trace the varied fates of the calorific rays "Well," said she, “you may escape now; which strike on the surface of the earth. but you may be sure that I will know at Some at once on falling are reflected, and, some day which of you has told a lie." passing back through the atmosphere, are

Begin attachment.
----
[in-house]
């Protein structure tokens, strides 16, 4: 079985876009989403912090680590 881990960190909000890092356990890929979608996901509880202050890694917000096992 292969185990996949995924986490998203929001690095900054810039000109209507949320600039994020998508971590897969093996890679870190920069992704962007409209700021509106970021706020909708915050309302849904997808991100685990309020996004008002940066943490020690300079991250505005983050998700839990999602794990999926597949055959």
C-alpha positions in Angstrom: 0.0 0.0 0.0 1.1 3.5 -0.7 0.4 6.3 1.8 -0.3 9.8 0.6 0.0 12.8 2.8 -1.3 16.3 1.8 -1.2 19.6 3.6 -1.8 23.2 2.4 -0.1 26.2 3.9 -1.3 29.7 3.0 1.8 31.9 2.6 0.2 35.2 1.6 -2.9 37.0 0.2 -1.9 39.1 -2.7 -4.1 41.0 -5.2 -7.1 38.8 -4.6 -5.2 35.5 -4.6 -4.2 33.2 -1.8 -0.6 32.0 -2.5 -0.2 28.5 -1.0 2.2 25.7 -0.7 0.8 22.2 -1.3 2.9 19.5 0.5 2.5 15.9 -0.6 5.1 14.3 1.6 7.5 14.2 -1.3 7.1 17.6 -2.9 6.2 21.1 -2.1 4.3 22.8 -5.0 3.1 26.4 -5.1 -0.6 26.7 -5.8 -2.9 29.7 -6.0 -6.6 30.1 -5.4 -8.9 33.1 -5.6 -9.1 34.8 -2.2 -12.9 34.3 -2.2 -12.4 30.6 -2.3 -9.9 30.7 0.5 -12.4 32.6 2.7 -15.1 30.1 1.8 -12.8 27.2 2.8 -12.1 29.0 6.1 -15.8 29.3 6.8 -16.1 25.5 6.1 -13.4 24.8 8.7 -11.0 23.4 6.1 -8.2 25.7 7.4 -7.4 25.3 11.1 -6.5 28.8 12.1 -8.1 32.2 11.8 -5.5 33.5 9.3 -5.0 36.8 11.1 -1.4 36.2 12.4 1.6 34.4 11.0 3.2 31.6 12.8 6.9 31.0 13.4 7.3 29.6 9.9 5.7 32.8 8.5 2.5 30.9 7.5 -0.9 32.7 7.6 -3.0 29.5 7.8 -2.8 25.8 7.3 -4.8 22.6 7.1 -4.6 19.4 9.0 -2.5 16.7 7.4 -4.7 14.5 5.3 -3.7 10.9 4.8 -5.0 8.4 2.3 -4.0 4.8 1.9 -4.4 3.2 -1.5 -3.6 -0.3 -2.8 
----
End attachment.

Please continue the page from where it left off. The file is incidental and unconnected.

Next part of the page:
last amid the immensity of space; others comes much heated. It is the property of are absorbel or imbibed by different bodies, air to expand when heated, and, when exand, after a time are radiated from them; but panded, it is necessarily lighter than the the greater part of the beams which reach the cooler air around it. Consequently it risce. earth during the summer are absorbed by ic, As it rises, the cooler air at once takes its and conveyed downward to a considerable place. Rushing from the temperate and po-' distance, by conduction from particle to par- lar regions to supply the wavt, the warm air ticle. Heat also spreads laterally from the re- which has risen flows toward the poles, and gions of the equator to the poles, thereby descends there, loses its heat, and again trave moderating the intense cold of the arctic and els to the tropics. Thus a grand circulation antarctie circles, and in winter when the for- is continually maintained in the atmosphere, est-trees are covered with snow, their deep- These ærial currents, being affected by the ly-penetrating roots are warmed by the heat, revolution of the earth, do not move due which, as in a vast store-bouse, has been laid north and south, as they otherwise would.up in the earth, to preserve life during the Hence while they equalize the temperature of dreary winter. The rays which fall on the the atmosphere, they also preserve its puri. tropical seas descend to the depth of about ty; for the pure oxygen evolved by the luxthree hundred feet. The sun's attraction for uriant vegetation of the equatorial regions is the earth being also stronger at that quarter wafted by the winds to support life in the of the world, the heated waters are drawn teeming population of the temperate zones, upward, the colder waters from the poles rush while the air from the poles bears carbonic in, and thus a great heated current is pro- acid gas on its wings to furnish food for the duced, flowing from the equator northward rich and gorgeous plants of the tropies.aod southward, which tends to equalize the Thus the splendid water-lily of the Amazoni, temperature of the earth. The sailor also the stately palm-tree of Africa, aud the great knows how to avail himself of this phenom- banyan of India, depend for nourishment on enon. When out at sea, despite his most the breath of men and animals in lands skillfa: steering, he is in constant dauger of thousands of miles distant from them, and, shipwreck, if he fails to estimate truly the in return, they supply their benefactors with free and direction of those currents which rivifying oxygen. are dragging hiin insensibly out of the true Little less important, and still more beaucourse. His compass does not help him